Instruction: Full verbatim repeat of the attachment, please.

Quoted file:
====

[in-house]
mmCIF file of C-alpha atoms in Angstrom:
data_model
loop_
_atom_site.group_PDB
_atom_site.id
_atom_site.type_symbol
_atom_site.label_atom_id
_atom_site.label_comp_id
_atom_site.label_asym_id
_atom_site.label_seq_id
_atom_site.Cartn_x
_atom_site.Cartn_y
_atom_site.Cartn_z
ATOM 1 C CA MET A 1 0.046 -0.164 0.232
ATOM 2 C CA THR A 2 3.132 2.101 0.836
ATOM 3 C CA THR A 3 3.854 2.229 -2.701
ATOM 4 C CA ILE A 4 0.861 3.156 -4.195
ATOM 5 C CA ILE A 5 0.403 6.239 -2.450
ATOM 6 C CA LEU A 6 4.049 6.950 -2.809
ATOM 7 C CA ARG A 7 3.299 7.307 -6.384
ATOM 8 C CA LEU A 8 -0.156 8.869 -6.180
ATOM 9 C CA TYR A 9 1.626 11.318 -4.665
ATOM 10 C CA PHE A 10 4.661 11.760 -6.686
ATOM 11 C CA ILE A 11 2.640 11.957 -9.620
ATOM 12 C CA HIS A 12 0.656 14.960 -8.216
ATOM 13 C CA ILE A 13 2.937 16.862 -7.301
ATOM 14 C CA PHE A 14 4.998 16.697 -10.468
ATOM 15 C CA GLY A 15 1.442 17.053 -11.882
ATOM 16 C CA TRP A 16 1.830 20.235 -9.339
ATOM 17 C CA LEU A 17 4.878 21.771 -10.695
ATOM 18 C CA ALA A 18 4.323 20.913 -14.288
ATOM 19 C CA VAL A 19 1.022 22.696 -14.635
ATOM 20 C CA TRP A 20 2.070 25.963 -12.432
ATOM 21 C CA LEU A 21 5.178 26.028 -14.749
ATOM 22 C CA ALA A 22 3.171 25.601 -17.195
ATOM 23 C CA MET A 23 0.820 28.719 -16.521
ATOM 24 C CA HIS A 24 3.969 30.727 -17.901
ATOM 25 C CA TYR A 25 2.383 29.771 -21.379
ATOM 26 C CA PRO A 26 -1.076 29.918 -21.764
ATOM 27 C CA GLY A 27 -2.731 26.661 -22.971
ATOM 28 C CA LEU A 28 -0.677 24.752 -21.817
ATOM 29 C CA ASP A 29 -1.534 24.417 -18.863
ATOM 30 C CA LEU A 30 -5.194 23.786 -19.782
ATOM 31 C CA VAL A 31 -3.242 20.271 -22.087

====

[in-house]
mmCIF file of C-alpha atoms in Angstrom:
data_model
loop_
_atom_site.group_PDB
_atom_site.id
_atom_site.type_symbol
_atom_site.label_atom_id
_atom_site.label_comp_id
_atom_site.label_asym_id
_atom_site.label_seq_id
_atom_site.Cartn_x
_atom_site.Cartn_y
_atom_site.Cartn_z
ATOM 1 C CA MET A 1 0.046 -0.164 0.232
ATOM 2 C CA THR A 2 3.132 2.101 0.836
ATOM 3 C CA THR A 3 3.854 2.229 -2.701
ATOM 4 C CA ILE A 4 0.861 3.156 -4.195
ATOM 5 C CA ILE A 5 0.403 6.239 -2.450
ATOM 6 C CA LEU A 6 4.049 6.950 -2.809
ATOM 7 C CA ARG A 7 3.299 7.307 -6.384
ATOM 8 C CA LEU A 8 -0.156 8.869 -6.180
ATOM 9 C CA TYR A 9 1.626 11.318 -4.665
ATOM 10 C CA PHE A 10 4.661 11.760 -6.686
ATOM 11 C CA ILE A 11 2.640 11.957 -9.620
ATOM 12 C CA HIS A 12 0.656 14.960 -8.216
ATOM 13 C CA ILE A 13 2.937 16.862 -7.301
ATOM 14 C CA PHE A 14 4.998 16.697 -10.468
ATOM 15 C CA GLY A 15 1.442 17.053 -11.882
ATOM 16 C CA TRP A 16 1.830 20.235 -9.339
ATOM 17 C CA LEU A 17 4.878 21.771 -10.695
ATOM 18 C CA ALA A 18 4.323 20.913 -14.288
ATOM 19 C CA VAL A 19 1.022 22.696 -14.635
ATOM 20 C CA TRP A 20 2.070 25.963 -12.432
ATOM 21 C CA LEU A 21 5.178 26.028 -14.749
ATOM 22 C CA ALA A 22 3.171 25.601 -17.195
ATOM 23 C CA MET A 23 0.820 28.719 -16.521
ATOM 24 C CA HIS A 24 3.969 30.727 -17.901
ATOM 25 C CA TYR A 25 2.383 29.771 -21.379
ATOM 26 C CA PRO A 26 -1.076 29.918 -21.764
ATOM 27 C CA GLY A 27 -2.731 26.661 -22.971
ATOM 28 C CA LEU A 28 -0.677 24.752 -21.817
ATOM 29 C CA ASP A 29 -1.534 24.417 -18.863
ATOM 30 C CA LEU A 30 -5.194 23.786 -19.782
ATOM 31 C CA VAL A 31 -3.242 20.271 -22.087